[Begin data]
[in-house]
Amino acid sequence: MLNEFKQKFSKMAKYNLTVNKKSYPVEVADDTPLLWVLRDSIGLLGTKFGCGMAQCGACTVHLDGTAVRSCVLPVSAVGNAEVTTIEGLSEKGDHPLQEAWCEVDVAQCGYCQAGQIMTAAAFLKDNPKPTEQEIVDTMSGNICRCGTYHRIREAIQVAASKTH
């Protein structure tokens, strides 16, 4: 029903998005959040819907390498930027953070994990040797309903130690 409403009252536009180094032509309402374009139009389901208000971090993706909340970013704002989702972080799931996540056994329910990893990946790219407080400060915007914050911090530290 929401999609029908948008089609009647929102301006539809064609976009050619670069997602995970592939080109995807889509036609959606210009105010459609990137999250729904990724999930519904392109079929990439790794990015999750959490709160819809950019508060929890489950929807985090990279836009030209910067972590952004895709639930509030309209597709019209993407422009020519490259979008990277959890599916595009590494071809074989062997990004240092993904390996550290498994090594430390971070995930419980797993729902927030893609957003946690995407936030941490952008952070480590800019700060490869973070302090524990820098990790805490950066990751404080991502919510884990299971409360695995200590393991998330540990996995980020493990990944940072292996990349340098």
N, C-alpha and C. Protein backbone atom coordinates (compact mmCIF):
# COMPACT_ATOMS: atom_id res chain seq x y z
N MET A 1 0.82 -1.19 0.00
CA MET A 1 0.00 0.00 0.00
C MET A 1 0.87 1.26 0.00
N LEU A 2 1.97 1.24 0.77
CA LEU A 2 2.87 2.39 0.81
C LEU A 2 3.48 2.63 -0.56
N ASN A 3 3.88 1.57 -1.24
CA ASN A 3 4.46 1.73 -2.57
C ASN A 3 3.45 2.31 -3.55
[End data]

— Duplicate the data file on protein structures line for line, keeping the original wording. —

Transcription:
[in-house]
Amino acid sequence: MLNEFKQKFSKMAKYNLTVNKKSYPVEVADDTPLLWVLRDSIGLLGTKFGCGMAQCGACTVHLDGTAVRSCVLPVSAVGNAEVTTIEGLSEKGDHPLQEAWCEVDVAQCGYCQAGQIMTAAAFLKDNPKPTEQEIVDTMSGNICRCGTYHRIREAIQVAASKTH
């Protein structure tokens, strides 16, 4: 029903998005959040819907390498930027953070994990040797309903130690 409403009252536009180094032509309402374009139009389901208000971090993706909340970013704002989702972080799931996540056994329910990893990946790219407080400060915007914050911090530290 929401999609029908948008089609009647929102301006539809064609976009050619670069997602995970592939080109995807889509036609959606210009105010459609990137999250729904990724999930519904392109079929990439790794990015999750959490709160819809950019508060929890489950929807985090990279836009030209910067972590952004895709639930509030309209597709019209993407422009020519490259979008990277959890599916595009590494071809074989062997990004240092993904390996550290498994090594430390971070995930419980797993729902927030893609957003946690995407936030941490952008952070480590800019700060490869973070302090524990820098990790805490950066990751404080991502919510884990299971409360695995200590393991998330540990996995980020493990990944940072292996990349340098």
N, C-alpha and C. Protein backbone atom coordinates (compact mmCIF):
# COMPACT_ATOMS: atom_id res chain seq x y z
N MET A 1 0.82 -1.19 0.00
CA MET A 1 0.00 0.00 0.00
C MET A 1 0.87 1.26 0.00
N LEU A 2 1.97 1.24 0.77
CA LEU A 2 2.87 2.39 0.81
C LEU A 2 3.48 2.63 -0.56
N ASN A 3 3.88 1.57 -1.24
CA ASN A 3 4.46 1.73 -2.57
C ASN A 3 3.45 2.31 -3.55